2022 Theses Doctoral
Engineering Enzymes for Cofactor Recycling and Carbon Fixation
Enzymes can catalyze reactions with high selectivity under mild conditions, and are therefore especially suited for the upgrading of C1 feedstocks into value-added products. Linear carbon ligation routes are of particular interest due to their simplicity and potential for high carbon efficiencies. A linear carbon fixation pathway can be constructed using a combination of NADH-dependent oxidoreductase enzymes and a formaldehyde carboligation enzyme, through which CO₂ is upgraded into C₂ and C₃ products. The stoichiometric NADH requirement imposed by the oxidoreductase enzymes and the poor performance of two core pathway enzymes (formaldehyde dehydrogenase and formolase) are the main obstacles to the efficient application of this linear carbon fixation pathway. In this dissertation, a host of fundamental enzyme engineering and characterization techniques are applied to study and address the thermodynamic, transport, and kinetic challenges arising from the use of enzyme cascades for multistep catalysis.
In Chapter 2, a modular approach for the design of cofactor-independent transhydrogenases was explored and developed to enable catalysis and cofactor recycling in a single protein. Individual, unmodified active sites were modularly assembled and their activity catalytically coupled using biomimetic PEG-NAD(H) swing arms. Protein engineering and molecular design were used to increase the swing arm content and increase the activity of the transhydrogenases without detriment to their selectivity, circumventing the typical tradeoffs associated with modifications to the active site. The modularity of this approach was illustrated through the creation and characterization of four novel transhydrogenase enzymes with behavior that was predictable from that of the parent enzyme active sites.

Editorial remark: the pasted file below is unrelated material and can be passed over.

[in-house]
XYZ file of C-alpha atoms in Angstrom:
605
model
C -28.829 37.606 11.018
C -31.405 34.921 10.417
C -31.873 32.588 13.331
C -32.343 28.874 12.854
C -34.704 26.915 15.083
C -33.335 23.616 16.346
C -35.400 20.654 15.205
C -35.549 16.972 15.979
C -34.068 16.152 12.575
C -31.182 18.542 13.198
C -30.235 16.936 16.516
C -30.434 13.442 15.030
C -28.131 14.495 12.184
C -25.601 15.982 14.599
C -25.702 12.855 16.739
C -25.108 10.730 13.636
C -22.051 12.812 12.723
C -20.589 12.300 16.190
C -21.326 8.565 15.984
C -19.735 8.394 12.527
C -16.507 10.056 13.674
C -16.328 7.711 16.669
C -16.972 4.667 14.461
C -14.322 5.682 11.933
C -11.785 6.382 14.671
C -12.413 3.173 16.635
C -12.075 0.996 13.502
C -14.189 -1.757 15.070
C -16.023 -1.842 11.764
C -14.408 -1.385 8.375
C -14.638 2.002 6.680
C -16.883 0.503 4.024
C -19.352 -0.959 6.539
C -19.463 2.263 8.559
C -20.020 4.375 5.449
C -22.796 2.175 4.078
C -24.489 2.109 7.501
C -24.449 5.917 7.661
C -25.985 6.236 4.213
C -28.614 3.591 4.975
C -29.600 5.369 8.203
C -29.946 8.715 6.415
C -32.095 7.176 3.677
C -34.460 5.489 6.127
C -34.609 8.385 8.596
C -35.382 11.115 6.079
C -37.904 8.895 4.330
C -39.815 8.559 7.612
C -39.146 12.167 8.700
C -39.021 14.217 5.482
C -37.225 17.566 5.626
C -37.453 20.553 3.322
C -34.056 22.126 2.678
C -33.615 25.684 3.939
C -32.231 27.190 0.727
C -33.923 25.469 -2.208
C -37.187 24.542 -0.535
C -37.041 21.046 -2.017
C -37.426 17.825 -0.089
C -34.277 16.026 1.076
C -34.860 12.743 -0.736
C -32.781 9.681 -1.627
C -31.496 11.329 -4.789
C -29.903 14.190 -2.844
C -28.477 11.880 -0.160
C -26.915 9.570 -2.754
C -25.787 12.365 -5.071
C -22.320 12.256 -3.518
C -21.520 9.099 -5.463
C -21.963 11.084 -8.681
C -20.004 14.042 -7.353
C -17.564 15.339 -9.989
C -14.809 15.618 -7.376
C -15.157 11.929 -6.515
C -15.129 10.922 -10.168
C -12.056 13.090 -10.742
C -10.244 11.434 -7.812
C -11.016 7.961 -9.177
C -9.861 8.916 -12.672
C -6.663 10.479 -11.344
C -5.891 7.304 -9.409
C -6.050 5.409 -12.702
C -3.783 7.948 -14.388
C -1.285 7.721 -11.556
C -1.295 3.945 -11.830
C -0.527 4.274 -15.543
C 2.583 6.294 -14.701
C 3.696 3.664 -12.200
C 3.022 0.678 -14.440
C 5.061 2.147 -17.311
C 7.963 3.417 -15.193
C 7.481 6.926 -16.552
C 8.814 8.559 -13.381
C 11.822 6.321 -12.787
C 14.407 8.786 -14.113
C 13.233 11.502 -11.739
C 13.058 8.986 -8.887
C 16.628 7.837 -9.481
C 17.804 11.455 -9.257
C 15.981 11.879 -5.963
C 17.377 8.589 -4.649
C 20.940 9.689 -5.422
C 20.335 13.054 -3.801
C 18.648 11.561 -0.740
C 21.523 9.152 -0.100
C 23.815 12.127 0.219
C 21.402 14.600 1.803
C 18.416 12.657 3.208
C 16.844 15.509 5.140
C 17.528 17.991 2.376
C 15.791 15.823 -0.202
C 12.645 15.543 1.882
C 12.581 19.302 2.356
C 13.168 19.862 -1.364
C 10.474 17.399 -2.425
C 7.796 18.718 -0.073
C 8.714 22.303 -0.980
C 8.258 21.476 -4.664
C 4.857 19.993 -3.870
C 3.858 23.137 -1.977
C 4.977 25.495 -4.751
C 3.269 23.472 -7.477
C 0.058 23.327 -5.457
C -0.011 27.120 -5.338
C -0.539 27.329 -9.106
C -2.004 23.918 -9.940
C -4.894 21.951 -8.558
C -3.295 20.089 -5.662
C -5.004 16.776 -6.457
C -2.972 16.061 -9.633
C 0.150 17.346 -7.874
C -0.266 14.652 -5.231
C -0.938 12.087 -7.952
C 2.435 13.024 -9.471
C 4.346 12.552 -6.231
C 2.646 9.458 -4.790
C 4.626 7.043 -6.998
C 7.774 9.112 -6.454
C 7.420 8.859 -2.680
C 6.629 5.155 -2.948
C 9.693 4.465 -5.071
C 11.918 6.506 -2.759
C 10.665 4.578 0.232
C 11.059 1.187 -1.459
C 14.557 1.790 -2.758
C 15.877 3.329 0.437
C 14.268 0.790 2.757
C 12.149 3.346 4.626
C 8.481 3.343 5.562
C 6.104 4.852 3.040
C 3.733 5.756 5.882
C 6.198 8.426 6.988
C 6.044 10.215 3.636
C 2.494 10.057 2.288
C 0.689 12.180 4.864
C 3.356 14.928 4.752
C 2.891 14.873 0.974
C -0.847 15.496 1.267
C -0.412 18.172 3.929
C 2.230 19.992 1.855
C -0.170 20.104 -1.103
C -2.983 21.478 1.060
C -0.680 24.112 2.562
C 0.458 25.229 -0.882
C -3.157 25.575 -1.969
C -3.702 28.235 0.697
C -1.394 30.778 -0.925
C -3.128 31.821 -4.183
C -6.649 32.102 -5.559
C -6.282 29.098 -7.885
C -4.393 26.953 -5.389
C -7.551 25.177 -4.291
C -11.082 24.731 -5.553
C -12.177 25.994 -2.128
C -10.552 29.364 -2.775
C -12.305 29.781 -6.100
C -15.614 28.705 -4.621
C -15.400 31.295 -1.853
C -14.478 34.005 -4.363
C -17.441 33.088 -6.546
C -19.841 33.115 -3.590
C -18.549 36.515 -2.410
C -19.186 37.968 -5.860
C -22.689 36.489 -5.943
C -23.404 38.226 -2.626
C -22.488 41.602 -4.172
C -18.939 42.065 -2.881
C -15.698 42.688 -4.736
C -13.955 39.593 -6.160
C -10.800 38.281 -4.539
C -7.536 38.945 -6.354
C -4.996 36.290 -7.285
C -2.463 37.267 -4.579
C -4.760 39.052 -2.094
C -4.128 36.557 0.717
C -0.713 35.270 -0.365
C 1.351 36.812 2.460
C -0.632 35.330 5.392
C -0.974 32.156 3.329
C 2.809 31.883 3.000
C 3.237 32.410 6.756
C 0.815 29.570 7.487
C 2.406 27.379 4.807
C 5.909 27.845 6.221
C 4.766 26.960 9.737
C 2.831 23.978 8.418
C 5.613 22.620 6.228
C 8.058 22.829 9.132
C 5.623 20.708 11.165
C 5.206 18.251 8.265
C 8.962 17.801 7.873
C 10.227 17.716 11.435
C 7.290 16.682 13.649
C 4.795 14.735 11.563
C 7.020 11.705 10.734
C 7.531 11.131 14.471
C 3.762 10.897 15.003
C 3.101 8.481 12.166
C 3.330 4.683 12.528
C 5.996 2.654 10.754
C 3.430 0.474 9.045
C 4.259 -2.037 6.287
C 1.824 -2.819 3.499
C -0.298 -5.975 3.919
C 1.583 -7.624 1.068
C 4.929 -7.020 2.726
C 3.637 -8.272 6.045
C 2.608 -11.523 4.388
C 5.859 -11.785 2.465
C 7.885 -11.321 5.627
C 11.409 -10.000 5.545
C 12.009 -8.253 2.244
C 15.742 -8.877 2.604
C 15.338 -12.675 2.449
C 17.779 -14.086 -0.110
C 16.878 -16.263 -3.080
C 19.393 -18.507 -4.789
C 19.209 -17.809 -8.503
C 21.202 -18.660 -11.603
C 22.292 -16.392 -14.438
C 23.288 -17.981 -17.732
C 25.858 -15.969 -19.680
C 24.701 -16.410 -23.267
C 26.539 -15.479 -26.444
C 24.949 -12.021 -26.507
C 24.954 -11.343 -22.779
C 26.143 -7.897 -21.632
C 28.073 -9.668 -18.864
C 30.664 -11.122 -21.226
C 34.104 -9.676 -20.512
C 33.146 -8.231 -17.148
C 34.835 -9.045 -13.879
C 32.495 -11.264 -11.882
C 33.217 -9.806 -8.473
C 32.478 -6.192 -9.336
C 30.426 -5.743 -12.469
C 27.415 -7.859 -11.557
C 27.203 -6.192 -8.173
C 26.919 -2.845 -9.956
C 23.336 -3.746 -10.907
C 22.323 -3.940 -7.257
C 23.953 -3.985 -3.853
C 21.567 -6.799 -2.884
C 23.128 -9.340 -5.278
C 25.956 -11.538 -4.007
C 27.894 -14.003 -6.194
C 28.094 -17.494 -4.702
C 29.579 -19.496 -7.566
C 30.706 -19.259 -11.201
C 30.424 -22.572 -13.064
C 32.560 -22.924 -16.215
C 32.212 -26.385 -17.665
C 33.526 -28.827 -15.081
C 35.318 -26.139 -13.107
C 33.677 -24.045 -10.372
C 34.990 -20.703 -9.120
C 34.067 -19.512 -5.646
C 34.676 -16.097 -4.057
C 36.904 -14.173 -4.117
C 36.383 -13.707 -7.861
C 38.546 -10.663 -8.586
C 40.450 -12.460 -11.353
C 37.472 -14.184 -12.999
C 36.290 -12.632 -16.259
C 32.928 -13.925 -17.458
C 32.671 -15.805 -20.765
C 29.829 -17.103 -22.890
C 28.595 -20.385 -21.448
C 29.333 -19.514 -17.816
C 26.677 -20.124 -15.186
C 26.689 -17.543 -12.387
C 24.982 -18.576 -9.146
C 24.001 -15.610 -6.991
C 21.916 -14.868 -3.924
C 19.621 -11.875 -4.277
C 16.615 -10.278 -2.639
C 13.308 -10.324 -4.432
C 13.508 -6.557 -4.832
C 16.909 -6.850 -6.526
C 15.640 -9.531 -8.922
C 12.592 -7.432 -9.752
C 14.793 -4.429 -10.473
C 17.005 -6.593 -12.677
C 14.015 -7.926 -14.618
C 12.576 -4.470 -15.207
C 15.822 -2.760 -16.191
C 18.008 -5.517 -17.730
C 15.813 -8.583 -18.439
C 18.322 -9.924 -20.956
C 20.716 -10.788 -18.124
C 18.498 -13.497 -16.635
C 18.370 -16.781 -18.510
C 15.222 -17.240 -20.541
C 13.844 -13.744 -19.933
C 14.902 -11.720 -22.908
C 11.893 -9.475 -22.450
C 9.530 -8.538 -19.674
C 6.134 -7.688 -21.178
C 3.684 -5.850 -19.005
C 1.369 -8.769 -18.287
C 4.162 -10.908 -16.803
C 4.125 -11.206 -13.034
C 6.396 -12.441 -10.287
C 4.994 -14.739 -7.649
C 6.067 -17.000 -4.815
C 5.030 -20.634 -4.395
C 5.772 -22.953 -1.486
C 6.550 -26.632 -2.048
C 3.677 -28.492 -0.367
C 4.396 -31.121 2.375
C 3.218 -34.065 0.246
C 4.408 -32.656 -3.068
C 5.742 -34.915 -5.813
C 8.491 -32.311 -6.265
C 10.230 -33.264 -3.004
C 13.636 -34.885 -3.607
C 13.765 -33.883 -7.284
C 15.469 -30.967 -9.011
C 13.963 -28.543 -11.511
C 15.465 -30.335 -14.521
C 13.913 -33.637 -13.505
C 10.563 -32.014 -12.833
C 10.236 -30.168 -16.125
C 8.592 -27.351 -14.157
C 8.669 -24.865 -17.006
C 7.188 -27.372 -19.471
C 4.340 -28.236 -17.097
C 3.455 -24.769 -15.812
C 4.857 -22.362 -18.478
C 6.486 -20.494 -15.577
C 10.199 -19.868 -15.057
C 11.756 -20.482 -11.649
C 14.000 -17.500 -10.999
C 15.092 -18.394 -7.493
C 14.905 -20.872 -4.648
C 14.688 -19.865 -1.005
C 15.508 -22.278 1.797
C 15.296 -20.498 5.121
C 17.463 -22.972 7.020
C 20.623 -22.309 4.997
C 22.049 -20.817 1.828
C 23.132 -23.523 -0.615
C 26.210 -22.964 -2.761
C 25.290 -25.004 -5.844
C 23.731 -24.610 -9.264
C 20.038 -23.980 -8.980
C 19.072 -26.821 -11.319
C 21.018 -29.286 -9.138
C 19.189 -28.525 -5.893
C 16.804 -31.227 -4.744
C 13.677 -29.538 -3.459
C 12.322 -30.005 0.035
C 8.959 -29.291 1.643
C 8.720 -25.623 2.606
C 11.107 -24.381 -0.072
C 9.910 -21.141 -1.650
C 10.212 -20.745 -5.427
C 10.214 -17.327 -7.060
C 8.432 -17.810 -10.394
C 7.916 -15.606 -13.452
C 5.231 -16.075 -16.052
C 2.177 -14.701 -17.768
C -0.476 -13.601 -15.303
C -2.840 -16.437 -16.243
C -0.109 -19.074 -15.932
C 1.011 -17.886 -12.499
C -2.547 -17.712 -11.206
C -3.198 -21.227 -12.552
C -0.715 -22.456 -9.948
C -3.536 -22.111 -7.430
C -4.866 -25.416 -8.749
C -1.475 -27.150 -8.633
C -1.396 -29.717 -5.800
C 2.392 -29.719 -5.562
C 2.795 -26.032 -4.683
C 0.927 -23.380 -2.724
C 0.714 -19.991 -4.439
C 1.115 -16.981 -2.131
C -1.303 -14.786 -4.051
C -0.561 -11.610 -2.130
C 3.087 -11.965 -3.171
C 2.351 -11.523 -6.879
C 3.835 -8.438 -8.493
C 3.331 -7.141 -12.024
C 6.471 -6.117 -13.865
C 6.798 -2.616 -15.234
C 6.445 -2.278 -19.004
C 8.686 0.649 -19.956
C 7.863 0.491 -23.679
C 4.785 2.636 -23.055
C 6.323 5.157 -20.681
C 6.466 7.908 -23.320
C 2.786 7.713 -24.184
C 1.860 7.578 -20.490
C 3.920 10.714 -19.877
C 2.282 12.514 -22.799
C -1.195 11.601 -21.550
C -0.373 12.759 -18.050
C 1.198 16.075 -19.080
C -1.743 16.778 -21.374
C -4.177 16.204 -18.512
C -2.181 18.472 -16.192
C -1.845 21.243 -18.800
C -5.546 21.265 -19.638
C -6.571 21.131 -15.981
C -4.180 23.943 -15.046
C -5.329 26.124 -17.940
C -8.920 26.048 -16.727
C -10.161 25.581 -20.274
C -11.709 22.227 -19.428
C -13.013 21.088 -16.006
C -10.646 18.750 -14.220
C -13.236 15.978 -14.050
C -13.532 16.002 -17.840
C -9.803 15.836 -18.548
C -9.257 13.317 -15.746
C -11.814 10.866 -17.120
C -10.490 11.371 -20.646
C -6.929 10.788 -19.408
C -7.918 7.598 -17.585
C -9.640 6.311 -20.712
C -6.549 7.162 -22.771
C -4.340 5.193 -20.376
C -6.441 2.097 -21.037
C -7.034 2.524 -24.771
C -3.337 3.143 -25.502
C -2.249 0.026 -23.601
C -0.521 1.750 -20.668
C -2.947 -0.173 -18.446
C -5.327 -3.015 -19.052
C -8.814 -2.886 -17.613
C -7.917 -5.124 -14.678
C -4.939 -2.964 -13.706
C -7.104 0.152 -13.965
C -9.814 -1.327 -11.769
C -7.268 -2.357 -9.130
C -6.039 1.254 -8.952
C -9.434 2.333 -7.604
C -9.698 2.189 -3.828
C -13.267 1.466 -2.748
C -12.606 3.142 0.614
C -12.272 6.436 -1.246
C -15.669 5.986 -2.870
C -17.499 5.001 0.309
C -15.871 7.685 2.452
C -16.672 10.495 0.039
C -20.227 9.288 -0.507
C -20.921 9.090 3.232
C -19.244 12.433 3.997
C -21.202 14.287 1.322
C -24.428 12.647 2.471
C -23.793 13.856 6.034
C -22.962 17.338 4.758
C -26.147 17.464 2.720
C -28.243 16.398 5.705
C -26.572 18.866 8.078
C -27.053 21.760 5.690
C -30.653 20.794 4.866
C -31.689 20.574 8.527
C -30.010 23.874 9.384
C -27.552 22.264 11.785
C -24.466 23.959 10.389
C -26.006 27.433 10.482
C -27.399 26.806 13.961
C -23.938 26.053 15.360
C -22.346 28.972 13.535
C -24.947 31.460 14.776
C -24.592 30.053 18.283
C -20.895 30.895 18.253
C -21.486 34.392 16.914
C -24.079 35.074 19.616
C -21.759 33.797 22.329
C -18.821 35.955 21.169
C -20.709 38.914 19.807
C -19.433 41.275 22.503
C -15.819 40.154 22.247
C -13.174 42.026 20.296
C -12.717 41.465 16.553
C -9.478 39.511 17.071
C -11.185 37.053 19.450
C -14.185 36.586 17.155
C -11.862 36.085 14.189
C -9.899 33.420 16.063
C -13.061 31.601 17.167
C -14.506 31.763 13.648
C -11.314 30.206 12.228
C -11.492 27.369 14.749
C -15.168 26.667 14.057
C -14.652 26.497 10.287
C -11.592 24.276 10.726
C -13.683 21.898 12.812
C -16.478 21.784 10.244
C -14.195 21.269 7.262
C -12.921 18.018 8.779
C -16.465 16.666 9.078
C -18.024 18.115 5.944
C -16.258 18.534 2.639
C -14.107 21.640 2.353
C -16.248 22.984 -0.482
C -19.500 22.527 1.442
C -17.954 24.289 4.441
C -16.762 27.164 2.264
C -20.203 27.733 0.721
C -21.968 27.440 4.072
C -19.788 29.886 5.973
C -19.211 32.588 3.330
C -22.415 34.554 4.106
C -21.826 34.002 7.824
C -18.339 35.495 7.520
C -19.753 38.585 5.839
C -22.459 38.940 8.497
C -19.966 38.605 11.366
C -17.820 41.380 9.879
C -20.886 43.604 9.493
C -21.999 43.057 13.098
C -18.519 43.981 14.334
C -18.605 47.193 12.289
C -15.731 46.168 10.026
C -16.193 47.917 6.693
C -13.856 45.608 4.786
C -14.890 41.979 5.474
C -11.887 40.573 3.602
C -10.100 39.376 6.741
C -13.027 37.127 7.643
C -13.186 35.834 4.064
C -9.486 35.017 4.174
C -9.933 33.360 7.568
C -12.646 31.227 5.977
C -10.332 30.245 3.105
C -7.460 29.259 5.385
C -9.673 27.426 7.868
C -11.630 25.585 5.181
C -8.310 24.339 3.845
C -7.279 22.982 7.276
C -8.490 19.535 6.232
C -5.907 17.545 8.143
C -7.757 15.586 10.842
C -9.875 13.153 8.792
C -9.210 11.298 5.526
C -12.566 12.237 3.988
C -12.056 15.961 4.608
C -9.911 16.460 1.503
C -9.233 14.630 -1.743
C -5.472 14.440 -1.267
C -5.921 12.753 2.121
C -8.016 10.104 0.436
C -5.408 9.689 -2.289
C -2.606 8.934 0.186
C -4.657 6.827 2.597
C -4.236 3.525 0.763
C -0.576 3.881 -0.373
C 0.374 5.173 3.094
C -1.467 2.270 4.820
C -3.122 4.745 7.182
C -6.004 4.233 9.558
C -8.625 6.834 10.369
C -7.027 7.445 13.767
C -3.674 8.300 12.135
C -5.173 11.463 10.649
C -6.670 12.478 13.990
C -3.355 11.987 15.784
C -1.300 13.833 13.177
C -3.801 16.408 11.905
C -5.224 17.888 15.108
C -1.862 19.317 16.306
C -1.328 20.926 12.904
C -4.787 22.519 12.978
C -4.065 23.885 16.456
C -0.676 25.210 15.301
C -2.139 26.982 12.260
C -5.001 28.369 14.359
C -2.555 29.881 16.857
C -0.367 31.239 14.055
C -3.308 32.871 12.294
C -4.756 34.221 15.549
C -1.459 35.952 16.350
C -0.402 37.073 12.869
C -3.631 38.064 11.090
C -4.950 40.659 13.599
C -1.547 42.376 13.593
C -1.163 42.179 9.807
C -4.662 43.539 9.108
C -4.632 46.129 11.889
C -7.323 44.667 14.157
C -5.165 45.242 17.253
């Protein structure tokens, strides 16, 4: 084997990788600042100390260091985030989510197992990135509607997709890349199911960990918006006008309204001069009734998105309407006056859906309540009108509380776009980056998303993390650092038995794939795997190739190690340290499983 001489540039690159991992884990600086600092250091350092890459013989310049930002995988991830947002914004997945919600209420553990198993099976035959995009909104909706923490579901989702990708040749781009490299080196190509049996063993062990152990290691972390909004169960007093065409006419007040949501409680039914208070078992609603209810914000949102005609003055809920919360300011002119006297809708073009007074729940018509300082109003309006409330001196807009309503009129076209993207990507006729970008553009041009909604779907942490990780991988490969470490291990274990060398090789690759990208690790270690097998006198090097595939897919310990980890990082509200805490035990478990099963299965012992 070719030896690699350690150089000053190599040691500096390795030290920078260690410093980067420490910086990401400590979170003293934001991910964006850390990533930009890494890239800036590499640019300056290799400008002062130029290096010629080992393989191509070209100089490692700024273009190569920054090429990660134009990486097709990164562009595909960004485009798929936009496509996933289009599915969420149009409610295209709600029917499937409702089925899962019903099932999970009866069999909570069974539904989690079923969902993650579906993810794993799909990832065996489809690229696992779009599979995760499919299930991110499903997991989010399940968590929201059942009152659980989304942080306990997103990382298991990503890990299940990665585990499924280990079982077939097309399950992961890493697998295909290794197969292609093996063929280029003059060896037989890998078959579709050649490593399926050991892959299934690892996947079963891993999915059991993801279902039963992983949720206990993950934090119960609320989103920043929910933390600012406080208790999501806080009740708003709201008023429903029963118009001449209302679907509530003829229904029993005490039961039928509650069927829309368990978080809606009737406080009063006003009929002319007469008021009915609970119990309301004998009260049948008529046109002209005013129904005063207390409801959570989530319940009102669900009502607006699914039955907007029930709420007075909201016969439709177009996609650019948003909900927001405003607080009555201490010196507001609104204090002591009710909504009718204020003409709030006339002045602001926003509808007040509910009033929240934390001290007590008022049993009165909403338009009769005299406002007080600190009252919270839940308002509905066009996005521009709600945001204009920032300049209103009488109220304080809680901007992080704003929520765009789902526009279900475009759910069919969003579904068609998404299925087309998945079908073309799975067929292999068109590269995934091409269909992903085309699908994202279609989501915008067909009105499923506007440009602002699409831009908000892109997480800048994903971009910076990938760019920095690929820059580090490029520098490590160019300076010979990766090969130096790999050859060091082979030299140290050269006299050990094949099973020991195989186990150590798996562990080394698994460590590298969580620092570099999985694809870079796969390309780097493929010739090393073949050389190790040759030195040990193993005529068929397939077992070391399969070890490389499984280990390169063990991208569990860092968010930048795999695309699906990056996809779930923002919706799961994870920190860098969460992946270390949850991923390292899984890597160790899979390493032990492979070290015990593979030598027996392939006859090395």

In Chapter 3, the kinetic behavior of the formolase (FLS) enzyme was comprehensively characterized to facilitate its use in carbon fixation cascades. A mechanistic rate equation and theory-based figures of merit were derived from first principles and used to capture and rank the full catalytic performance of 8 FLS variants under different conditions. The transition state specificity constant derived in this chapter was used to quantify product preference.
In Chapter 4, the limiting performance of the formaldehyde dehydrogenase enzyme was explored within the context of a NADH-dependent pathway for the reduction of CO₂ to methanol. Protein engineering experiments targeting the elongated cofactor binding loop of the enzyme were investigated as a means of enhancing NADH-dependent formate reductase activity, but all mutations in the loop region dramatically reduced protein expression levels. Pathway flux was increased through the substitution of the formaldehyde dehydrogenase with a better performing homolog.
In Chapter 5, a model carboligation pathway for the conversion of formaldehyde to glycerol and ethylene glycol was built using the FLS, glycerol dehydrogenase, and phosphite dehydrogenase enzymes. The impact of the low activity and substrate affinity of the FLS enzyme on pathway carbon and energy efficiencies was examined in purified proteins and crude lysates. High energy efficiencies, as quantified through the efficiency of NADH utilization, were achieved only with purified proteins. Cofactor regeneration was also shown to lower the cofactor requirement from stoichiometric to catalytic concentrations.
In this work, we utilized a range of characterization techniques to study the limitations and challenges involved in the use of both NADH-dependent oxidoreductases and designed enzymes for multistep catalysis, and used protein engineering to address them. The insights gained from this work will facilitate the efficient use of these enzymes for linear carbon fixation as well as other biocatalysis applications.
This item is currently under embargo. It will be available starting 2027-06-27.
More About This Work
- Academic Units
- Chemical Engineering
- Thesis Advisors
- Banta, Scott A.
- Ph.D., Columbia University
- Published Here
- August 17, 2022